The Aedes aegypti vector that can transmit the disease is common in coastal regions of north Queensland. The introduction of yellow fever virus to the Australian mosquito population could theoretically result in an urban outbreak of human disease. No other mosquito species in Australia are considered likely to be competent vectors.

Reservoir for yellow fever virus

In urban areas of endemic countries, the reservoirs are humans and Aedes mosquitoes. In forest areas, vertebrates other than humans (mainly monkeys and possibly marsupials) and forest mosquitoes are the reservoir. The viraemic period in monkeys and humans is too short for monkeys to act as a reservoir.

Humans have no essential role in transmission of forest or jungle yellow fever but are the primary amplifying host in the urban cycle.

Mode of transmission of yellow fever virus

Yellow fever is transmitted via infected mosquitoes. Mosquitoes become infectious 9–12 days after a blood meal from a viraemic host. Human-to-human transmission has not been documented.

Period of communicability of yellow fever

Human blood is infective for mosquitoes shortly before the onset of fever and for 3–5 days after. Mosquitoes require 9–12 days after a blood meal to become infectious, and remain so for life.

Susceptibility and resistance to yellow fever

Mild infections are common in endemic areas. Previous infection with dengue gives some degree of immunity. Passive immunity in infants born to immune mothers may last for 6 months. Infections confer lifelong immunity.

Control measures for yellow fever

Preventive measures

All travellers to endemic areas in Africa and South America should be immunised. Certification of yellow fever vaccination is required for travellers over 1 year of age entering Australia within 6 days of leaving an infected country. A yellow fever vaccination certificate is valid for 10 years and begins 10 days after vaccination. Vaccine providers in Victoria must be accredited with the department.

People arriving in Australia who are required to possess a yellow fever vaccination certificate but do not have one will be interviewed on arrival by Human Quarantine Officers (HQOs). HQOs will permit unvaccinated people to enter Australia provided they agree in writing to notify health authorities if they develop symptoms of yellow fever in the 6-day period following their departure from a declared yellow fever infected place. Anyone suspected or confirmed as having yellow fever may be placed under quarantine in a suitable medical facility.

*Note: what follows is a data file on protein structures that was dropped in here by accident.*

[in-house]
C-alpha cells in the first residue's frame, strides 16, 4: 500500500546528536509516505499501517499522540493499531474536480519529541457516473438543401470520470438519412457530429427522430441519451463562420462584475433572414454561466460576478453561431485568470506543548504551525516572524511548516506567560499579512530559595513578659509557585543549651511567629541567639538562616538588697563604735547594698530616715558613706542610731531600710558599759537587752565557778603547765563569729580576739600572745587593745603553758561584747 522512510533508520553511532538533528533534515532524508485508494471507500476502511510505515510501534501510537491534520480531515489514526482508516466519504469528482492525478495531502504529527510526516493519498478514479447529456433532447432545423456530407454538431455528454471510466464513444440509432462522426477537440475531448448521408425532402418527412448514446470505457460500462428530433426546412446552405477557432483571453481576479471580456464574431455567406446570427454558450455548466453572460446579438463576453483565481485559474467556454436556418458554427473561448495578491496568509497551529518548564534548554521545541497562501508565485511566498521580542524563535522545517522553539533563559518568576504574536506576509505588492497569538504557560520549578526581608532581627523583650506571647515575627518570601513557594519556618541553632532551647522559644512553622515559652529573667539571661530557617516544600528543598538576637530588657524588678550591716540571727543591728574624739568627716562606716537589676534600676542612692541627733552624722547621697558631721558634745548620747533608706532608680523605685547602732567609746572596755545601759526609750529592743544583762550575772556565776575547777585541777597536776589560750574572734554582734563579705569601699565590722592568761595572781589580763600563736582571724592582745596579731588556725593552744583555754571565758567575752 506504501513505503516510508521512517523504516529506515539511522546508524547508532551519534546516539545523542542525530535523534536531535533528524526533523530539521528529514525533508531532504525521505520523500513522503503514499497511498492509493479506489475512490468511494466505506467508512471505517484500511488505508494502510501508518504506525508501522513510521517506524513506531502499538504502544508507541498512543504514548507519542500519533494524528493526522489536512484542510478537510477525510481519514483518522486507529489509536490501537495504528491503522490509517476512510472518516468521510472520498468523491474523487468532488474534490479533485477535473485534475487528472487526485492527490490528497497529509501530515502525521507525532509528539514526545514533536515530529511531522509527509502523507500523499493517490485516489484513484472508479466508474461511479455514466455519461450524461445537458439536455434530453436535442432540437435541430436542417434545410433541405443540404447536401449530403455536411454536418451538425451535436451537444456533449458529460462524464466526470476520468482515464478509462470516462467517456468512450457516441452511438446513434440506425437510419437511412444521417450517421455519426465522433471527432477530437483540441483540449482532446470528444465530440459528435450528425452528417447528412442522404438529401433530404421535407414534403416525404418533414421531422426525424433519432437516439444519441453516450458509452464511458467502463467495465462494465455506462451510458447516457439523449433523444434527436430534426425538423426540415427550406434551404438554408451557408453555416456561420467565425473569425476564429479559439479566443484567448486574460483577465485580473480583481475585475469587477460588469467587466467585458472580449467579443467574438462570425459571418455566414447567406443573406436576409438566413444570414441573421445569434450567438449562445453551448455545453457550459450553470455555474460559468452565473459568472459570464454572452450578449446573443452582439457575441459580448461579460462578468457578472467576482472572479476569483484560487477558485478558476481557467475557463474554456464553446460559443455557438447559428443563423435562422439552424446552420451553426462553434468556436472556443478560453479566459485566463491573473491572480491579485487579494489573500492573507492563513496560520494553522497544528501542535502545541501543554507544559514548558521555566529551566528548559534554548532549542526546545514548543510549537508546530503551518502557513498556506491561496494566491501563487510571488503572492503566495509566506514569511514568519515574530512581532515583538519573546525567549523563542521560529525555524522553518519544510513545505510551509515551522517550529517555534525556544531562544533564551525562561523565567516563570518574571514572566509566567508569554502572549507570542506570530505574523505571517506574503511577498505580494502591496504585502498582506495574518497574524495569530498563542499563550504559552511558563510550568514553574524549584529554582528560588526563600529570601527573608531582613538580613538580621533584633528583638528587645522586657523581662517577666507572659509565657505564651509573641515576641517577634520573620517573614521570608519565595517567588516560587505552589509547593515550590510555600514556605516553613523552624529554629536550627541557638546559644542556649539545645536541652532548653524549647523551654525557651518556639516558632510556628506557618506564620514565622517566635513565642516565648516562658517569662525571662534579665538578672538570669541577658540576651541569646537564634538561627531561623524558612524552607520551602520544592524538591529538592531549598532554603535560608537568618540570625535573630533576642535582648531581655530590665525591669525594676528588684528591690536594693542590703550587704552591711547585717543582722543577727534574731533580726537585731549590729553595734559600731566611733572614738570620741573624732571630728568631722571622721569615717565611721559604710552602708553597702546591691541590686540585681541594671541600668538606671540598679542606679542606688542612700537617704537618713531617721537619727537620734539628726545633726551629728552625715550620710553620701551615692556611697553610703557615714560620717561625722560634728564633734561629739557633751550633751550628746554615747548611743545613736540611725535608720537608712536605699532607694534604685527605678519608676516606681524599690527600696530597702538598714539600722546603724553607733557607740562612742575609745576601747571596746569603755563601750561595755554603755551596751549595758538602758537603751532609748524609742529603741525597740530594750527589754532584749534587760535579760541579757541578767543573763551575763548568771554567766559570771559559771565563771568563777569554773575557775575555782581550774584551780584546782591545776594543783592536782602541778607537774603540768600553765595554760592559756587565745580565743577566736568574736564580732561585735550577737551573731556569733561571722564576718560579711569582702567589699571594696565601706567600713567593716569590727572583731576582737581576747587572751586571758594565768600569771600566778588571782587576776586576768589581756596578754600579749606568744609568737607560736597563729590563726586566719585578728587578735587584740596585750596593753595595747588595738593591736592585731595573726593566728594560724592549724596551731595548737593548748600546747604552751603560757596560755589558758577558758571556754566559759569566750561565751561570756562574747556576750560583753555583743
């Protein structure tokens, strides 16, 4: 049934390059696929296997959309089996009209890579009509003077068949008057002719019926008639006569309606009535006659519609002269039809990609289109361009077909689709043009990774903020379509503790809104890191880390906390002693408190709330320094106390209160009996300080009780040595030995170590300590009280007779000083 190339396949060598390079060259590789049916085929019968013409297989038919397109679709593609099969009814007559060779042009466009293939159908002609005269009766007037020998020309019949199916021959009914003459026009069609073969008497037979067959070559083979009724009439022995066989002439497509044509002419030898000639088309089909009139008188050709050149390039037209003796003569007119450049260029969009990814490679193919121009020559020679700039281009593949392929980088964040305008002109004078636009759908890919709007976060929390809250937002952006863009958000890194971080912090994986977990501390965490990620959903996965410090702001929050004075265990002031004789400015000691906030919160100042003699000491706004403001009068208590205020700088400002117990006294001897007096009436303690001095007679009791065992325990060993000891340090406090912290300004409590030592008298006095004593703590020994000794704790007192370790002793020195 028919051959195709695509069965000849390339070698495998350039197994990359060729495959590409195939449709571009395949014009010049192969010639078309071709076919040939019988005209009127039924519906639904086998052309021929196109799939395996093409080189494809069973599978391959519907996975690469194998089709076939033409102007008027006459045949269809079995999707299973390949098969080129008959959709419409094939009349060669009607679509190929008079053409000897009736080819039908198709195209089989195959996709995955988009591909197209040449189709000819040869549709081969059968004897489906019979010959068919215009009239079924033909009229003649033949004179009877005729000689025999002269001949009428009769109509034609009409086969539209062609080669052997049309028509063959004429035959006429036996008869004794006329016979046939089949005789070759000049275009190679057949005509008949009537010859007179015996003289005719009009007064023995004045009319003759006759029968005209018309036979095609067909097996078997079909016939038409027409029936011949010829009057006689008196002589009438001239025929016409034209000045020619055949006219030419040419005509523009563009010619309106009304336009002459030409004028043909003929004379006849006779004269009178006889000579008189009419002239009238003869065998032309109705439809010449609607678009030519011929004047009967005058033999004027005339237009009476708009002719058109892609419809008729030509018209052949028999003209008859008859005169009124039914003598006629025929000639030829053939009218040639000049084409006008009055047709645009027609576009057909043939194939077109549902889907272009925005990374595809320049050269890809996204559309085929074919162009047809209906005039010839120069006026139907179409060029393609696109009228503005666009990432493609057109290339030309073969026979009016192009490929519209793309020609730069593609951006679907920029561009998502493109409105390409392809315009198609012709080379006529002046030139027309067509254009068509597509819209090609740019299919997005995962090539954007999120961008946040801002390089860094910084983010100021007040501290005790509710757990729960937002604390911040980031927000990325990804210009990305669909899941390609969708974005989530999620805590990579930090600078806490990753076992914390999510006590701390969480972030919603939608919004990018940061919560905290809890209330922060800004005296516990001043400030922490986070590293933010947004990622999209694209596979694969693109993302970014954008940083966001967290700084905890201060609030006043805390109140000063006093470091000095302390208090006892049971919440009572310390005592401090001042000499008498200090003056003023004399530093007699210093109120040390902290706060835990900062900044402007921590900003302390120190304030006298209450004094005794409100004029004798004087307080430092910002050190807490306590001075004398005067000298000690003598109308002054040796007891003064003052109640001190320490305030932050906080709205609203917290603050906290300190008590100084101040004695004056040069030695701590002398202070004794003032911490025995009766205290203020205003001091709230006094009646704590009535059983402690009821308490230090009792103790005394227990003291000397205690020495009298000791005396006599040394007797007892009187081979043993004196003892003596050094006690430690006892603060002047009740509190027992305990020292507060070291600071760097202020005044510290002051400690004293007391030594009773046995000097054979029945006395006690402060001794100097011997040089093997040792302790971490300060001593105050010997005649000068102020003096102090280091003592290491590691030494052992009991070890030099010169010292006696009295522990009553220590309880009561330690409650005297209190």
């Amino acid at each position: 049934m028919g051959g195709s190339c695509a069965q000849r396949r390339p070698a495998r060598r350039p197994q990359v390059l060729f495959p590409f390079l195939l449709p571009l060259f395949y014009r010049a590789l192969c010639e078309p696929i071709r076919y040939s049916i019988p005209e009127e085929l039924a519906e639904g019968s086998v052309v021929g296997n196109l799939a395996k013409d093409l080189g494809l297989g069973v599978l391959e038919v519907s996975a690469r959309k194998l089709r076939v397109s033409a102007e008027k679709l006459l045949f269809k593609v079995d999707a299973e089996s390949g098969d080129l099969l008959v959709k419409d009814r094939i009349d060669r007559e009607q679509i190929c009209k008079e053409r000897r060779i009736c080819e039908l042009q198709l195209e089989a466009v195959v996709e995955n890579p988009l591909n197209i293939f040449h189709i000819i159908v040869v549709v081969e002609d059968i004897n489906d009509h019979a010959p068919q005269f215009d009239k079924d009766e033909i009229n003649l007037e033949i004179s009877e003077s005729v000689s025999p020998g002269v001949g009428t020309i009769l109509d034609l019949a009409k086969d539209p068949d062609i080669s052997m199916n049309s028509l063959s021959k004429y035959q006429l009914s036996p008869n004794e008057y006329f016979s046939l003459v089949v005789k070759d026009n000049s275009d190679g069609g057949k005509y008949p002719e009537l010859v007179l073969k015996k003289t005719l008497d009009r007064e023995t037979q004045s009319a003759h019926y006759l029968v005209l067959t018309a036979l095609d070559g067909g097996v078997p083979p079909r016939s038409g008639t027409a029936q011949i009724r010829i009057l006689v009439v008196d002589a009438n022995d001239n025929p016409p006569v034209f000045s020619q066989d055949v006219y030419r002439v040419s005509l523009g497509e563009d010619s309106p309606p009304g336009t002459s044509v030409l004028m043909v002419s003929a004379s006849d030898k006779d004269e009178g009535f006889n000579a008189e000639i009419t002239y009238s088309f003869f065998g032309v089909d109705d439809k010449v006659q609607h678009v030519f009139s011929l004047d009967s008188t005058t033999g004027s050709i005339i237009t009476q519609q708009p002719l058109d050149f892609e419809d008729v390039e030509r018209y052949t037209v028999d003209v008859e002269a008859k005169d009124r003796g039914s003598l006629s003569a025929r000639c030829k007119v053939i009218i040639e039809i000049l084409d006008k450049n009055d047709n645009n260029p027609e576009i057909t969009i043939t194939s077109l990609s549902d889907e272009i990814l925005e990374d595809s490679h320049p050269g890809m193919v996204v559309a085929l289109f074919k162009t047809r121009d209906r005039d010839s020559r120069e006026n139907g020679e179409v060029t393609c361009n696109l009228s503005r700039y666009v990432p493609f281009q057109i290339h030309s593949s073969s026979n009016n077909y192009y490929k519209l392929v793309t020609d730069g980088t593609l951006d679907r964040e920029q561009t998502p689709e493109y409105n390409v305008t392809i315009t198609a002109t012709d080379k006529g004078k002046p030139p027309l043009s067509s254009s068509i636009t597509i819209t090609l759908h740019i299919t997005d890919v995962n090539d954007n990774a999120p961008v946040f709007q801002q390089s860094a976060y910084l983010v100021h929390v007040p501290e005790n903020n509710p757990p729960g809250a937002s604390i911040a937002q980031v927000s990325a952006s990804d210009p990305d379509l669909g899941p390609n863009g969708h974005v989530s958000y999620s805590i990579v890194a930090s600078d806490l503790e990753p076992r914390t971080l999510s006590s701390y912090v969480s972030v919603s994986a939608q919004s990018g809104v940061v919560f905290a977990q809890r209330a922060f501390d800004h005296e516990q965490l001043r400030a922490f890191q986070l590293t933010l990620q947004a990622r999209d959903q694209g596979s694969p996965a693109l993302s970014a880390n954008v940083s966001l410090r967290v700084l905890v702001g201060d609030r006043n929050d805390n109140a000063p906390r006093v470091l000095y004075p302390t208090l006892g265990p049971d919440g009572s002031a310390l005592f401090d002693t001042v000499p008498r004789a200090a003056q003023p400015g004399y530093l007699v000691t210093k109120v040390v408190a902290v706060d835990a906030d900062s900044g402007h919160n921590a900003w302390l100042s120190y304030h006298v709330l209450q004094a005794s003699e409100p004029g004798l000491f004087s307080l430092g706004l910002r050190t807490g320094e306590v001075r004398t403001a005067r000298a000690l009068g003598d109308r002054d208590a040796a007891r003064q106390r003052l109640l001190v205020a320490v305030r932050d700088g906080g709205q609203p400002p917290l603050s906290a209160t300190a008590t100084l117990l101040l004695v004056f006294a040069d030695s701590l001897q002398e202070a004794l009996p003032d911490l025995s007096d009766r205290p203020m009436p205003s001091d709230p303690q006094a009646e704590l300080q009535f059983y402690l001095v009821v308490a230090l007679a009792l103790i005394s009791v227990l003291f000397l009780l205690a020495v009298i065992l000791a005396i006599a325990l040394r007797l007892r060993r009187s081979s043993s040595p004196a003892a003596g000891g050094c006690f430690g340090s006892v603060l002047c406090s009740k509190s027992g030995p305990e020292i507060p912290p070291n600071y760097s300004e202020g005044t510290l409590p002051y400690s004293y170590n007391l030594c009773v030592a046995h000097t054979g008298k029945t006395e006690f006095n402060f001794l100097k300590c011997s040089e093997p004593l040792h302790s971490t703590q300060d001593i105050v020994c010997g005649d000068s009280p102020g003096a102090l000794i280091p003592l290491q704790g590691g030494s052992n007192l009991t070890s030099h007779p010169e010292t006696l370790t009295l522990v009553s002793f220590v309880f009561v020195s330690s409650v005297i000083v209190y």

Control of case

In Victoria, suspected or confirmed cases that require inpatient treatment should be referred to the Victorian Infectious Diseases Service at the Royal Melbourne Hospital, where adequate facilities for isolation are available if required. This is of particular concern in suspected cases where the differential diagnosis may include other viral or haemorrhagic fevers with greater potential for person-to-person spread.

There are no endemic foci of yellow fever vectors in Victoria; however, infection of Victorian mosquitoes is a theoretical risk. Therefore, the case should be protected from exposure to mosquitoes for more than 5 days after onset of infection. The case should be cared for in an isolation room, or in a screened room with use of an insecticide-treated mosquito net, if not in hospital.

Control of contacts

If a traveller to Australia is diagnosed with yellow fever and has been potentially exposed to Australian A. aegypti mosquitoes during the period of viraemia, or if the first recognised case is indigenous, the following measures should be considered:

  • Spray inside and around the home of the patient, and all houses within a half-kilometre radius, with an effective insecticide to eliminate vectors. Potential vector breeding sites should be destroyed, emptied or sprayed within this area.
  • Contacts of the patient who have not previously been immunised should be offered yellow fever vaccine. Other cases of mild febrile illness and any unexplained deaths possibly consistent with yellow fever should be investigated.

HQOs routinely place travel companions of the case under quarantine surveillance on entry into Australia for 6 days since they last stayed overnight in a country where yellow fever may be present. During this period, they are required to notify the Chief Human Quarantine Officer if suffering from a febrile illness.

Control of environment

A. aegypti mosquitoes should be eliminated near airports. Insect quarantine should be maintained to prevent the introduction of A. albopictus, a prevalent Asian species that is capable of transmitting yellow fever.

Outbreak measures for yellow fever

A single case of indigenous transmission constitutes an outbreak. In the event of an epidemic of yellow fever in an urban area, all people living in the area infested with A. aegypti should be offered yellow fever vaccine, and a wider program of mosquito spraying and breeding site elimination should be implemented.

Reviewed 08 November 2021


Contact details

Do not email patient notifications.

Communicable Disease Section Department of Health GPO Box 4057, Melbourne, VIC 3000